Down to Earth – Episode 1: Treating clay soil (1990)
By Steve GartnerJuly 1st, 1990
“Down to Earth” was a series of thirteen segments shown on the ABC’s “Gardening Australia” programme. In each episode, Kevin Handreck from CSIRO’s Division of Soils offers information and advice on soil and gardening for the home gardener.
This episode shows how to treat clay sub-soil before establishing a garden.
[A close up shot of a plant growing on a trellis pans to Peter Cundall walking to camera with a spade over his shoulder]
Peter Cundall: In the final analysis everything wonderful comes from healthy soil. That’s why it’s probably our most precious resource and Kevin Handreck, look he’s been an inspiration to gardeners everywhere because of his deep knowledge and understanding of soil. That’s why we at Gardening Australia are so delighted to be associated with this project.
Here is a video cassette that’s crammed with information. It’ll be used again and again and every time you see it you’ll learn something new.
[Music plays, CSIRO logo appears and a verandah with flowers appears on screen]
[Text appears: Down to Earth with Kevin Handreck, CSIRO Division of Soils]
[New text appears: in conjunction with Gardening Australia, 1 Treating Clay Soil]
[Image changes to Kevin Handreck standing outside a new home prior to the establishment of a garden]
Kevin Handreck: We spend a very large amount of effort in very carefully selecting plants for our new garden but most of us don’t take much notice of the soil that they’re going to be growing in. If that soil is lousy then we’re going to have a great deal of difficulty in getting a good garden established. On this site here we’ve got a quagmire down the bottom here and up the slope here we’ve got massive runoff of water that’s taken the soil and the clay subsoil down to that lower area.
[The camera is panning over the ground as Kevin describes the different areas]
This is about the worst possible start to a garden you can have. The builder has just bulldozed up the subsoil to the side. He’s taken away the surface soil and put it somewhere else. Perhaps he’s going to even sell it back to us. But what they’re actually trying to do here now is to put a little bit of well, I suppose it’s topsoil. Yeah, it’s not too bad but it’s still a bit clayey. They’ve put a thin veneer of that over this crud underneath and now they’re putting some instant lawn over the top of that. Now that’s a recipe for disaster. I’ll show you just over here what’s happened.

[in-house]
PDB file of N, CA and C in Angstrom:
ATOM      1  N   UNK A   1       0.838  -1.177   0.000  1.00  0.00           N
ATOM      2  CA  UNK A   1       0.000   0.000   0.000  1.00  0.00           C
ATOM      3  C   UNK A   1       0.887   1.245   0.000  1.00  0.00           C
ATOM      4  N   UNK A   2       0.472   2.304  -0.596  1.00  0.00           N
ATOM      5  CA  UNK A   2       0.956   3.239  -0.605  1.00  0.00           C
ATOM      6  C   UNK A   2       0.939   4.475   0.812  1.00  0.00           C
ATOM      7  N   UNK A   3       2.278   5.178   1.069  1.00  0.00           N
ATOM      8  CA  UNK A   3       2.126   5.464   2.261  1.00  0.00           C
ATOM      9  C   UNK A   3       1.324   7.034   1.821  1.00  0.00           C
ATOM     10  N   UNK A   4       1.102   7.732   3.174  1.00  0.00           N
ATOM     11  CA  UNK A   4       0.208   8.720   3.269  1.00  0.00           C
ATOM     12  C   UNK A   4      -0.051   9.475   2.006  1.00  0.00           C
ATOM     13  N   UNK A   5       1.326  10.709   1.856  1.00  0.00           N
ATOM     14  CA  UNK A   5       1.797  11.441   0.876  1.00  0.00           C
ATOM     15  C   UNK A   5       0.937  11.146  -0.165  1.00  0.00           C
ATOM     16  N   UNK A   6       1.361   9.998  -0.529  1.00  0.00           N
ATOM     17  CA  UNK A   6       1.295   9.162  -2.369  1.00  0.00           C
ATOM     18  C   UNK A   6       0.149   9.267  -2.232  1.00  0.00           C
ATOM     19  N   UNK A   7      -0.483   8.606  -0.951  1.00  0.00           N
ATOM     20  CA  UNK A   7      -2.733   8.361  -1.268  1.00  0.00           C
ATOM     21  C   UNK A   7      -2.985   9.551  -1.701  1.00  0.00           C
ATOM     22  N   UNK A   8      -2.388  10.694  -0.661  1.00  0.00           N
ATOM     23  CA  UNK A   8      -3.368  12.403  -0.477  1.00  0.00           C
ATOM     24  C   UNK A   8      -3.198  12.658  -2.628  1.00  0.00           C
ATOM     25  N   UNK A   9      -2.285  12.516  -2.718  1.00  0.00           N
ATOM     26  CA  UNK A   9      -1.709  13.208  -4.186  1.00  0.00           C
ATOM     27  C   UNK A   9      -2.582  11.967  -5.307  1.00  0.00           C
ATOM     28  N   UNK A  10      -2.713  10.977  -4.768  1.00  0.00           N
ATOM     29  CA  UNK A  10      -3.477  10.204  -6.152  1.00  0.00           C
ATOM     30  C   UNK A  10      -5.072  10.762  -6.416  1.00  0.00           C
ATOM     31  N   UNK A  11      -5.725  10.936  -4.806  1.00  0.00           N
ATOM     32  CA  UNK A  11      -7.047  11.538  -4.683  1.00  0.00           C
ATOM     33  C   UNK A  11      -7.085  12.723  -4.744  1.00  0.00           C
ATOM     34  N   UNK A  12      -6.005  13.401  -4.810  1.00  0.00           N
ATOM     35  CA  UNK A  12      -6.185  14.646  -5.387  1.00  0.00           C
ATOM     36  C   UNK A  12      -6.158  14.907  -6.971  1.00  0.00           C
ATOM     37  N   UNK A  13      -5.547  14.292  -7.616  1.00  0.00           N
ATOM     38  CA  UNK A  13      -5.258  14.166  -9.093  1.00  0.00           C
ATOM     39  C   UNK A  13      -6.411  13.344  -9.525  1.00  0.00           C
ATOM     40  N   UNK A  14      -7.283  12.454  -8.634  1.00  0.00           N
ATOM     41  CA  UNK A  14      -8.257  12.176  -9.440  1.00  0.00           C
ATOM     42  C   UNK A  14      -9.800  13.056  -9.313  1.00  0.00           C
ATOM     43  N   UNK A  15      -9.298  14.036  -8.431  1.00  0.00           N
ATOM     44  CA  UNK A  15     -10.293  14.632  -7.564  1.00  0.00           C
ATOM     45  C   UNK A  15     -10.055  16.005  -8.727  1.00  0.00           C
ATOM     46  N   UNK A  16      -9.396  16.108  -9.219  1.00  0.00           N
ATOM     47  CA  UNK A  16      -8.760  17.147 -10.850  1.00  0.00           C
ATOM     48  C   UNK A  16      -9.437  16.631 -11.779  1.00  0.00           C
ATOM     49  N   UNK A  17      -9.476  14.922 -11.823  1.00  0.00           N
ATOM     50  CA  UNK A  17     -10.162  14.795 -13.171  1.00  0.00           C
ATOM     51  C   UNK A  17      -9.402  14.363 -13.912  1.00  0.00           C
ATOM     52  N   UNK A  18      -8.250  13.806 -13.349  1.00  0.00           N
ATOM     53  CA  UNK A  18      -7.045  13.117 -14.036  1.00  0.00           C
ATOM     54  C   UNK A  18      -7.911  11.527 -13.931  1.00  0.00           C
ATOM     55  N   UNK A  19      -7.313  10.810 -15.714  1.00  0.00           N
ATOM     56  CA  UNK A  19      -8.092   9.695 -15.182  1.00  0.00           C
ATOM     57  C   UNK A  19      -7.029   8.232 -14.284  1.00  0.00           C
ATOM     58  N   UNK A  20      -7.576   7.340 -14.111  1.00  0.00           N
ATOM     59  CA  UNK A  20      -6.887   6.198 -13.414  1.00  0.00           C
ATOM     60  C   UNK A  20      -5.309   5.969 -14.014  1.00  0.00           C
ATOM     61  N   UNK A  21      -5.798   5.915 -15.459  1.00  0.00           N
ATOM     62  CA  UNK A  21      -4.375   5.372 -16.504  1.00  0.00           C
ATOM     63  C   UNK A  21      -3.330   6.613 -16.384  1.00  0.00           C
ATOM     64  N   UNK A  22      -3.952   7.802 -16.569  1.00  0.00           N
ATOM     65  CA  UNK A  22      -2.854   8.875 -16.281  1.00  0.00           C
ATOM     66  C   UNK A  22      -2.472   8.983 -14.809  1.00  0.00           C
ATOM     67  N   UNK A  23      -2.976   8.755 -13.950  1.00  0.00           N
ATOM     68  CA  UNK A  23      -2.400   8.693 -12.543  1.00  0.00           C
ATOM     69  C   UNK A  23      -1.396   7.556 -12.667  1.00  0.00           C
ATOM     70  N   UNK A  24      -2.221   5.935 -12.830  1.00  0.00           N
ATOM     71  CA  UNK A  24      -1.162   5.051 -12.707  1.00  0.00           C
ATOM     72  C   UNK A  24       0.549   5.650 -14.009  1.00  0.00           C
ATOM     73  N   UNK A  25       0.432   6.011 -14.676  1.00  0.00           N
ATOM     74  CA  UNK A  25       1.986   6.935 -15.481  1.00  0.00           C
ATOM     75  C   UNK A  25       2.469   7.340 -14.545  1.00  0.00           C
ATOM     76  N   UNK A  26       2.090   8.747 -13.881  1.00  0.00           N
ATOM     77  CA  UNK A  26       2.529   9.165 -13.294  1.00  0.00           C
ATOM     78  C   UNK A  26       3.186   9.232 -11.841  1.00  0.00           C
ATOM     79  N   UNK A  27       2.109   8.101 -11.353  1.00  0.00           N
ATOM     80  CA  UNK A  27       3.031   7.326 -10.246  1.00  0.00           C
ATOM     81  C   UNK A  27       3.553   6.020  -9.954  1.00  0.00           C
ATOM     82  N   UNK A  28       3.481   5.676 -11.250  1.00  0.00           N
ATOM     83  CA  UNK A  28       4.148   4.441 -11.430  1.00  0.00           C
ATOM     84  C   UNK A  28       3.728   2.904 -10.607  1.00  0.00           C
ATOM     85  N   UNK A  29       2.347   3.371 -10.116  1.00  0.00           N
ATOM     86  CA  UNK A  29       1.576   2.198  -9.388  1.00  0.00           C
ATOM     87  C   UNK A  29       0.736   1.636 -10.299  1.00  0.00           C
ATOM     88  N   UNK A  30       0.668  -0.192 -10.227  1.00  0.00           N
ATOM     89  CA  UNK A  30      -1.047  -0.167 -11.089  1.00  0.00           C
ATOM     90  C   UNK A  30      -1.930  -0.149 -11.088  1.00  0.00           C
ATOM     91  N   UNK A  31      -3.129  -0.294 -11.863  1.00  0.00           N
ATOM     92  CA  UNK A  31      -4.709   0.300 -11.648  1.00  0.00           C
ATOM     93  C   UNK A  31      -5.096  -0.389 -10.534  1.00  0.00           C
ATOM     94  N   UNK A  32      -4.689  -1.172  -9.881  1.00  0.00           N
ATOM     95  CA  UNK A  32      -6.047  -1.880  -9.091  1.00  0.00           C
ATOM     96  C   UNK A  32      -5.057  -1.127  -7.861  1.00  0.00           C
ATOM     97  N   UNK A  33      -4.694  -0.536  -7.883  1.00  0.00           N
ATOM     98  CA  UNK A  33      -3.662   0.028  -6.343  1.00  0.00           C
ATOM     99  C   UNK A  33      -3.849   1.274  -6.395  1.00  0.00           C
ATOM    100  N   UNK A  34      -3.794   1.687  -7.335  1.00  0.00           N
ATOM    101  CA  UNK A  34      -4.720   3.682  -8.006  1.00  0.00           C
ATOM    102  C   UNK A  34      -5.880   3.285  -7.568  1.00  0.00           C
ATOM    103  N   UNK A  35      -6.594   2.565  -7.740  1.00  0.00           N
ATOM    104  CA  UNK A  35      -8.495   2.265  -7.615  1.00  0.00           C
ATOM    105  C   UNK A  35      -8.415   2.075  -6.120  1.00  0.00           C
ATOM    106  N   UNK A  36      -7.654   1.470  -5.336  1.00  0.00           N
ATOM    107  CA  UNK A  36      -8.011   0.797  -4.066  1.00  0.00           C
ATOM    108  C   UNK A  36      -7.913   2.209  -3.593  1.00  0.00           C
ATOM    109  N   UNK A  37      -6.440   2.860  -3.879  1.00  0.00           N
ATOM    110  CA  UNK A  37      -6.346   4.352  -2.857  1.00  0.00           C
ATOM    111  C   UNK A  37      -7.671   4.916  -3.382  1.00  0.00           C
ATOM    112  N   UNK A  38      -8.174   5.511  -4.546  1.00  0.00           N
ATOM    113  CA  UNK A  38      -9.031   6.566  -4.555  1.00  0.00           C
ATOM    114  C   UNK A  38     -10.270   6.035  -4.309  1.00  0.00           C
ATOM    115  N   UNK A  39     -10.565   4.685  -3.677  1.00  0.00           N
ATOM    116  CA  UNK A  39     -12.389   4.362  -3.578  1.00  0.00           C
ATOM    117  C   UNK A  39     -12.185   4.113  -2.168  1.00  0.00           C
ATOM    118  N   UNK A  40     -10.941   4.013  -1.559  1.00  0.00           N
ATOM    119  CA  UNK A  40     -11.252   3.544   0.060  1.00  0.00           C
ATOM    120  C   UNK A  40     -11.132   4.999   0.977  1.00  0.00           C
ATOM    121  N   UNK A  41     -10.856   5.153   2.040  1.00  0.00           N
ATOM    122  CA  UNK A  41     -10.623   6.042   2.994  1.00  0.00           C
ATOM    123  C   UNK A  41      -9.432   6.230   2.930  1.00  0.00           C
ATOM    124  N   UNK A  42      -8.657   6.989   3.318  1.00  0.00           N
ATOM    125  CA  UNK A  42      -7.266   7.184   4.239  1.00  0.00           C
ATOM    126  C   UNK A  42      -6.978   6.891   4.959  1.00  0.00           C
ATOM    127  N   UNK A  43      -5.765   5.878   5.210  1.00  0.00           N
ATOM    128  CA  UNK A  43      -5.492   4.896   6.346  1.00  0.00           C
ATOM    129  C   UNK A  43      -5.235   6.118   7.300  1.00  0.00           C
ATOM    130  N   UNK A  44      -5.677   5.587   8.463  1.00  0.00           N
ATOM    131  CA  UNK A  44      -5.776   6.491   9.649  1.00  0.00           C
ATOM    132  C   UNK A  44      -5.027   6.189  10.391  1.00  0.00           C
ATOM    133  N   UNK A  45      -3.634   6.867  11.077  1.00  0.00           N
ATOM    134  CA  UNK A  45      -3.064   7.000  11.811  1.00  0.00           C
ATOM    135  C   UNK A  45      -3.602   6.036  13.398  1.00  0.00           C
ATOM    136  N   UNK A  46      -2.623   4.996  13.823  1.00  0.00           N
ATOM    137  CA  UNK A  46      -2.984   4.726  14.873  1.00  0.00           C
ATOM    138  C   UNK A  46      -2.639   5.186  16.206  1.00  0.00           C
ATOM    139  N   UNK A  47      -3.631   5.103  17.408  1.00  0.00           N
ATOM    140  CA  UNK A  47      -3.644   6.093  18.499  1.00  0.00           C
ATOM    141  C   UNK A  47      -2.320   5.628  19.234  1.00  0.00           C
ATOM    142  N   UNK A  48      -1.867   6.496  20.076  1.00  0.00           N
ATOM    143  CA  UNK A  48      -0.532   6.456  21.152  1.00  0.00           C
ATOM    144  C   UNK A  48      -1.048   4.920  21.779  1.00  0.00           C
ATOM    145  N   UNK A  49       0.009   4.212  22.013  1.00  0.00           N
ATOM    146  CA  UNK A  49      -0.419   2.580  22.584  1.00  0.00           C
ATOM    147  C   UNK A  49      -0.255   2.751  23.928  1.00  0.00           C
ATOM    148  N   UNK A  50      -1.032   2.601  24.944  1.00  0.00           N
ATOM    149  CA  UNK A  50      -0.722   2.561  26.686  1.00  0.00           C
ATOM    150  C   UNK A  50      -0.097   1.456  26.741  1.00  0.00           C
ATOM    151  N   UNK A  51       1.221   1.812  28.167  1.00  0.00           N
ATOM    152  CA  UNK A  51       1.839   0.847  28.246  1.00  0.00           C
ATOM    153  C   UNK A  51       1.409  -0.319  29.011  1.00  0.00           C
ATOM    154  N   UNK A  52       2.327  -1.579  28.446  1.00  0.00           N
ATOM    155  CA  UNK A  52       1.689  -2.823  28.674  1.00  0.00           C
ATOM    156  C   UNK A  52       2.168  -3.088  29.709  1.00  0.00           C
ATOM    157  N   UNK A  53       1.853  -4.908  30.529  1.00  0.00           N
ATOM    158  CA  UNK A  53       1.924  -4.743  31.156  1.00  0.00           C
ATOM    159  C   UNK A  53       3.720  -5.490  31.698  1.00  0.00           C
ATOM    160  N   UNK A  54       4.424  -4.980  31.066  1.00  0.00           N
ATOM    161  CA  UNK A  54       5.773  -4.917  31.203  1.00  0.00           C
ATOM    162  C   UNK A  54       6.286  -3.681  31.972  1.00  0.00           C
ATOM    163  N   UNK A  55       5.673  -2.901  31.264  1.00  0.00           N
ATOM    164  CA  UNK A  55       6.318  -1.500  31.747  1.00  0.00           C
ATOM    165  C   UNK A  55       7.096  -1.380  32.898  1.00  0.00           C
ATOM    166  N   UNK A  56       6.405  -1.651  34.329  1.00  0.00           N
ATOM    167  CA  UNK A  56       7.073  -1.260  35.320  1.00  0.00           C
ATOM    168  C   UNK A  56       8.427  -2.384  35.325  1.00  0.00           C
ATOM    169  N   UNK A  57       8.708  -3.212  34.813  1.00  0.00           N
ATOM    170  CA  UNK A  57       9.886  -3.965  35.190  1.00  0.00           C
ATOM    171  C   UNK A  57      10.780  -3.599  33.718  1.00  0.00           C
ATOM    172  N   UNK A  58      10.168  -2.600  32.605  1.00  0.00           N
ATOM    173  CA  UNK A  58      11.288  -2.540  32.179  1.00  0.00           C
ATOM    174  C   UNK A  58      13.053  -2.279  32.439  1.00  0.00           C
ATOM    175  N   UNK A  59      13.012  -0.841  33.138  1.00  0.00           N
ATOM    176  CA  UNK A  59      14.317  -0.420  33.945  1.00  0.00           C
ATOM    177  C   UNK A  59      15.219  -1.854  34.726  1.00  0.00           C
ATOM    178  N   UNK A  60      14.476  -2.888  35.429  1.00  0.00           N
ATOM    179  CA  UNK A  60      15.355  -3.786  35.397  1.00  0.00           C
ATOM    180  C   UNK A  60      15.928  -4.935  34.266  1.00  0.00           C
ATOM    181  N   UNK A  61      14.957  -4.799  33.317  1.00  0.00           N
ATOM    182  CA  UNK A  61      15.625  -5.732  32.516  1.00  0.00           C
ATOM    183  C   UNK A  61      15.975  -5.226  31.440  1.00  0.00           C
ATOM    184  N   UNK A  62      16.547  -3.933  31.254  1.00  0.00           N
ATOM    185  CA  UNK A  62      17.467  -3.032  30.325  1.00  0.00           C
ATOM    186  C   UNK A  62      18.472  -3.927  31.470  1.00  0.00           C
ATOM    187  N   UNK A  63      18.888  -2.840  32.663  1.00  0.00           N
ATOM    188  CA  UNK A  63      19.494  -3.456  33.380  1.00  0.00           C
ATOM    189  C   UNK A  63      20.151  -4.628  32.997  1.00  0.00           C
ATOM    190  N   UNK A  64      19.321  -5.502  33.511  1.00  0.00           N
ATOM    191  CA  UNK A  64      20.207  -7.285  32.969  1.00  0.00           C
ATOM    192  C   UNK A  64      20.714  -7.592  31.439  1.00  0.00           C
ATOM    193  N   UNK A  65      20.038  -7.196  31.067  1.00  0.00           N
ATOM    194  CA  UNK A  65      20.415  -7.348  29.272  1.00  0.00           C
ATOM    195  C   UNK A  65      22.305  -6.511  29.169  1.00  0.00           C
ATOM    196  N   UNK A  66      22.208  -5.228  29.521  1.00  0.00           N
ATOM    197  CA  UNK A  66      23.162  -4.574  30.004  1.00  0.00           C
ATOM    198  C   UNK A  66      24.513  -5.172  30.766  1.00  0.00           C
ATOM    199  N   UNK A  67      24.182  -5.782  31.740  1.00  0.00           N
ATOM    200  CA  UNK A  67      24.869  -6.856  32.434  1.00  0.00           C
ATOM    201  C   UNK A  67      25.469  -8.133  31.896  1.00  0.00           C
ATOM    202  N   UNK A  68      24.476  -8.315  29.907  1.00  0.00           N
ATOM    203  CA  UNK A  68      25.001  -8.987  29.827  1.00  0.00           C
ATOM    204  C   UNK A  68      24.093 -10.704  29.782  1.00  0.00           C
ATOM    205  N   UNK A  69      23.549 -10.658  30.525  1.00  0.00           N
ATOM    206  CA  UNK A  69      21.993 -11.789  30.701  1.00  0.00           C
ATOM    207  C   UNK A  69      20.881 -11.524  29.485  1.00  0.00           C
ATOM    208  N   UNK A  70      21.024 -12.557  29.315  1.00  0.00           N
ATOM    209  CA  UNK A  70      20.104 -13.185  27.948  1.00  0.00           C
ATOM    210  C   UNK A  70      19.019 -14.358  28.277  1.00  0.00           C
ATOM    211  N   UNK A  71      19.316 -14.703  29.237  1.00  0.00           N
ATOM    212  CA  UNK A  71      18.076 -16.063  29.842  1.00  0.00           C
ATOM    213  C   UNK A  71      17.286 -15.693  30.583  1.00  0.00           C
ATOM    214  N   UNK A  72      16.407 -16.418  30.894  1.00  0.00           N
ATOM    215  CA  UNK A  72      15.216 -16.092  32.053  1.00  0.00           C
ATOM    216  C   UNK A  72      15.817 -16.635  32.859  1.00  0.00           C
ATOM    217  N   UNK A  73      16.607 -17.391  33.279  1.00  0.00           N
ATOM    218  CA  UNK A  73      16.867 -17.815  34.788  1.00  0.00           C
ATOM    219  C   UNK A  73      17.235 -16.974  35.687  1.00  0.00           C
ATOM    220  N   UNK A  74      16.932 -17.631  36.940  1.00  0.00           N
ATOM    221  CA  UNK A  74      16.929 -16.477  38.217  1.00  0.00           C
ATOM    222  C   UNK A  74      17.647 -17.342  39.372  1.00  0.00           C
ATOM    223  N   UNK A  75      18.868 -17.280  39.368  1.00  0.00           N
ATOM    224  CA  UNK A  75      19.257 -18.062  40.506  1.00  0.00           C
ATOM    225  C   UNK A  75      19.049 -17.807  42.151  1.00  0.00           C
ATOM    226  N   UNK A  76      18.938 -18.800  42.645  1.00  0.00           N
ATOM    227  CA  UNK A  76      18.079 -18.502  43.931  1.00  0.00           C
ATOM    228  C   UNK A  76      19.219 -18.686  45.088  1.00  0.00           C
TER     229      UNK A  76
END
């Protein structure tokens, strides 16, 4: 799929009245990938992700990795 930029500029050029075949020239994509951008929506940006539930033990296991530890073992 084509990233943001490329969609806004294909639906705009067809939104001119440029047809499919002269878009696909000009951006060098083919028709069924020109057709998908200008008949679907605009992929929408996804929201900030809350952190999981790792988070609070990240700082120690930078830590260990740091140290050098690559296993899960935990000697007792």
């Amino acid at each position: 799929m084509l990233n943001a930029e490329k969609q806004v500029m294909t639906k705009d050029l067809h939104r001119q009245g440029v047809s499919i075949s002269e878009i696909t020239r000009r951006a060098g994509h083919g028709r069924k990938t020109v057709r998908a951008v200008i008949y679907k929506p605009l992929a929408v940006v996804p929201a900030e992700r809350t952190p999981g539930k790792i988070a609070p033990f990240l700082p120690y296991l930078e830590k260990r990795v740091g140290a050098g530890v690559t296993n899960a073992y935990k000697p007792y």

[Camera zooms in on Kevin walking across the instant lawn]
This lawn doesn’t look too bad. It’s fairly lush but you can see that I’m really staggering around in it. It feels like quicksand underneath me here or perhaps it’s quick clay because that’s really what it is. It’s just soft clay under here. You can see that there’s water lying all over this site here.
[Camera zooms in on the water collected in the bark chips next to the grass]
There’s no drainage system here at all. The water isn’t getting away from this site and we might as well just have a lake here in fact. But if we do want to have a garden here what we need to do is put a drainage system in to take the water away but more importantly, the soil itself has to be improved.
[Camera pans across houses in a new estate]
All of the houses in this area are built on much the same sort of heavy clay subsoil. This site here you can see that there hasn’t been any landscaping done yet so I can show you just what should be done to improve this soil, get it ready for planting. The subsoil surface here has all compacted. The machinery’s run over it and the rain has beaten down on it. It’s very hard for water to get through that sort of compacted surface and of course if water can’t get through plant roots have a great deal of difficulty in getting through too. The first thing to do in this sort of site is actually to relieve that compaction, to start digging into it like this and you can see it’s pretty hard.
[Kevin starts to chip the ground with a spade, but little impact is made as the ground is so hard]
I’m going to be here all day and probably all weekend before I can do anything with that so I’m really going to have to get some machinery in.
[Images changes to show Kevin crouching by small piles of sand, compost and soil]
OK well, look once we’ve relieved the compaction we can add several different things to this soil, one or several of them anyway. We could add sand. Now there’s some caution here. If you want to add sand just be very careful. Just adding a little bit is not going to make much difference at all to the properties of this soil down here. If you really want to add sand use two or three times the volume of soil that you’re incorporating it into. That will then make a sort of a loam out of the clay. The other things that you can do are to put on some gypsum, something like one to two kilos of gypsum per square metre of soil. That will allow the clay particles to aggregate together and so allow water to infiltrate between them and of course the roots can then go down and get the water down there. The other thing that you can do is to incorporate some organic matter, some compost. You can buy it in. There’s plenty available these days. Just a caution about mushroom compost, it’s very alkaline and you may increase the pH of your soil too much if you use a lot of mushroom compost so just check that. Check the pH.
Now the final thing that you need to do after incorporating all those things into the subsoil is to put some topsoil over the whole lot. It may have been stockpiled on your block and then you can just bring it back over or you might have to buy it in. We’ve got some here that’s rather a nice sort of mixture of some soil and some organic matter. That’s good so you spread that over and then you’re ready to do your planting.